THE DEMOLITION OF THE FORTRESS OF LOUISBOURG
FOREVER SEALED THE FATE OF THE FRENCH IN AMERICA
A Journal Containing the Manner, Method, and Execution of the Demolition of the Fortifications of Louisbourg from June 1; to November 10, A.D. 1760, by the direction of D. Muckell, Commandant of the Company of Royal Miners, and carried on by John Gowan, Lieut. of Miners.
Original manuscript journal with the above title and 130 numbered pages, folio, neatly written in a copperplate hand to rectos only, giving diary details of the progress of the work made, “numbers of miners and attendants employed, Serjeants 13, Corporals 13, Miners 50, Additional Miners 7, Smiths 5, Carpenters 42, etc., carpenters’ work done,” “durns 20, oak wedges 200, sausage boxes 8, wheel barrows 21”, measurements and figures including some in table form (ramming bars, priming needles, etc.). Some worm damage to gutter margins of approx. first thirty leaves but only badly affecting first few leaves and legibility of a few words. The journal ends September 6th with maybe some 30/50 leaves missing from rear. Paper watermarked with a crown over a shield with a hunting horn in the middle and the letters L V G[errevinck] and a bell, alternate folios with the watermark AVI, contemp. plain wrappers, covers and title detached, spine deficient, soiled and worn, preserved in a modern morocco protection box with binder’s title “Journal of the demolition of Louisbourg” in label on front, and separate label at front bottom with binder’s date “1760”.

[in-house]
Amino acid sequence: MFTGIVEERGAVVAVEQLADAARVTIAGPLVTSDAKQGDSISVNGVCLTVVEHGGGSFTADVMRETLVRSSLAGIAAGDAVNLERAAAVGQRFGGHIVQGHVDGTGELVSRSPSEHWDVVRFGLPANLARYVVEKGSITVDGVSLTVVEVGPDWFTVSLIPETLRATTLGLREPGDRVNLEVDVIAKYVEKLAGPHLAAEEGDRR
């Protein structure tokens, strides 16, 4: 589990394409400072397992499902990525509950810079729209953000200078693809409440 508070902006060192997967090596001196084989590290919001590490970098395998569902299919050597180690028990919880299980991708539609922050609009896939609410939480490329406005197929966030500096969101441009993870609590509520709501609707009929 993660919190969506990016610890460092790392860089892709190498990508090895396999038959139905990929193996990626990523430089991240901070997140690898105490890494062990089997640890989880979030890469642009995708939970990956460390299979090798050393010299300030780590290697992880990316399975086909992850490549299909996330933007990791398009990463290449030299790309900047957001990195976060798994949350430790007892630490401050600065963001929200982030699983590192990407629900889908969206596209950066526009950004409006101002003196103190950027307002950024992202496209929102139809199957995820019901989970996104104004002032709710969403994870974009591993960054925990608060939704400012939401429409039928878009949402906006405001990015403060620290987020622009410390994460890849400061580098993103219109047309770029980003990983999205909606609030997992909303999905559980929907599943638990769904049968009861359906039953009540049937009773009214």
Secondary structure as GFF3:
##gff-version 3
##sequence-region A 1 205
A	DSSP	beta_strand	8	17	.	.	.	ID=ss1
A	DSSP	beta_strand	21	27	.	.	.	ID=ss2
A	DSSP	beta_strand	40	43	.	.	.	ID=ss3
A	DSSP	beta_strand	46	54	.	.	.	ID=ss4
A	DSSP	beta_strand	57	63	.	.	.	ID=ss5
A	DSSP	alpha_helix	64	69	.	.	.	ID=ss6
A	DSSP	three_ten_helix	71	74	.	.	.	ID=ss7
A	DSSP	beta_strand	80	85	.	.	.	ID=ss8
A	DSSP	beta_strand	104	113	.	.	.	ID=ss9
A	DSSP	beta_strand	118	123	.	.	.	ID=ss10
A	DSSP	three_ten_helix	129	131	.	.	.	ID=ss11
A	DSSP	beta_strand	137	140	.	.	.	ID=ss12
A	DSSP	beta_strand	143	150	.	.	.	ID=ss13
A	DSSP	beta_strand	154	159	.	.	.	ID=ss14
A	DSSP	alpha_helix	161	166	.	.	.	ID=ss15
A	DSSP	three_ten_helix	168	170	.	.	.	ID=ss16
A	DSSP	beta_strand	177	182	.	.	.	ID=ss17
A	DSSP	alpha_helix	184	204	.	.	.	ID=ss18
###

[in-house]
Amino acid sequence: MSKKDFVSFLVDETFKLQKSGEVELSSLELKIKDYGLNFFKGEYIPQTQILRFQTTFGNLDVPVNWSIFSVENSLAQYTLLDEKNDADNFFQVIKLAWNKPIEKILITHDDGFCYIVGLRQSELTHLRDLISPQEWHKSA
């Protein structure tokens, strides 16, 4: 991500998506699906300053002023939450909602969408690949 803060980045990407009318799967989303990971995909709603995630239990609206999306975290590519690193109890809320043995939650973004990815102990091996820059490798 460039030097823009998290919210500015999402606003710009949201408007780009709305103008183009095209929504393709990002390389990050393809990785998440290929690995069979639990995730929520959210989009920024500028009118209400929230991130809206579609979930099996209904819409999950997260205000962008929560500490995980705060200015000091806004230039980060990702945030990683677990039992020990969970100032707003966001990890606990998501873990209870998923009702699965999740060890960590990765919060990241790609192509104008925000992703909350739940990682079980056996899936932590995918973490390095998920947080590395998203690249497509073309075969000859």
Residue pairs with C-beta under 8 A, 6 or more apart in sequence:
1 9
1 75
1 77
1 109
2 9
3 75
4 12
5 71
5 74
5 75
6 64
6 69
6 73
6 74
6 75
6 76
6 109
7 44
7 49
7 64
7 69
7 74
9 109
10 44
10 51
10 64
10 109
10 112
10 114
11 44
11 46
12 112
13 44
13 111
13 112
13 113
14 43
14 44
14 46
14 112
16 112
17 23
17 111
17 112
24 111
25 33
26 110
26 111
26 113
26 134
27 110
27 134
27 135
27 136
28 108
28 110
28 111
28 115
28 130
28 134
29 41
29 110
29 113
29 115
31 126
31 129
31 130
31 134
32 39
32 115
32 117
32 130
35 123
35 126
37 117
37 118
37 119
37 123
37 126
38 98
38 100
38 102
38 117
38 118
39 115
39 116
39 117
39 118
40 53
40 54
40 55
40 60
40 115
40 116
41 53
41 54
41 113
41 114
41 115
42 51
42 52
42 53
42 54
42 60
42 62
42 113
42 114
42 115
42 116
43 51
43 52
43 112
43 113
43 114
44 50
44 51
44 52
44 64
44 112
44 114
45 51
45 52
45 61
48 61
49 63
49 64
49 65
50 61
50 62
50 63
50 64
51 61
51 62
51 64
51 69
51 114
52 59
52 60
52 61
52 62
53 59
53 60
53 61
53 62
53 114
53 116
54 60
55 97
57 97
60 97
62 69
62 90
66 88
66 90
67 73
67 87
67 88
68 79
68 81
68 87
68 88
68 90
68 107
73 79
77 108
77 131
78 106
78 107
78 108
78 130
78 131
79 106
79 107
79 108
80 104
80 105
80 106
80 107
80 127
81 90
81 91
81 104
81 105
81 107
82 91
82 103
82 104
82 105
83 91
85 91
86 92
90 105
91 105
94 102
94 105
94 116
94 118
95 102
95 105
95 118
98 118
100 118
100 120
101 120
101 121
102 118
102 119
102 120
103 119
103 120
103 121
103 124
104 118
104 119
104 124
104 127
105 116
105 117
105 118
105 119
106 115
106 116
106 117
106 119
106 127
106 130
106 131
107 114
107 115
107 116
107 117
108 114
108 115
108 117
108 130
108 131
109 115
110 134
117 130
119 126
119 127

After the British regained control of the Fortress under Major-General James Wolfe in September 1759, William Pitt and King George II ordered the Fortress’s destruction in order to prevent the French from ever gaining such a strategic hold again. For archival purposes, more than one copy of the journal was prepared, and the location of another copy is identified at the Royal Artillery Institution, Woolwich, England (MS6, 193 p.).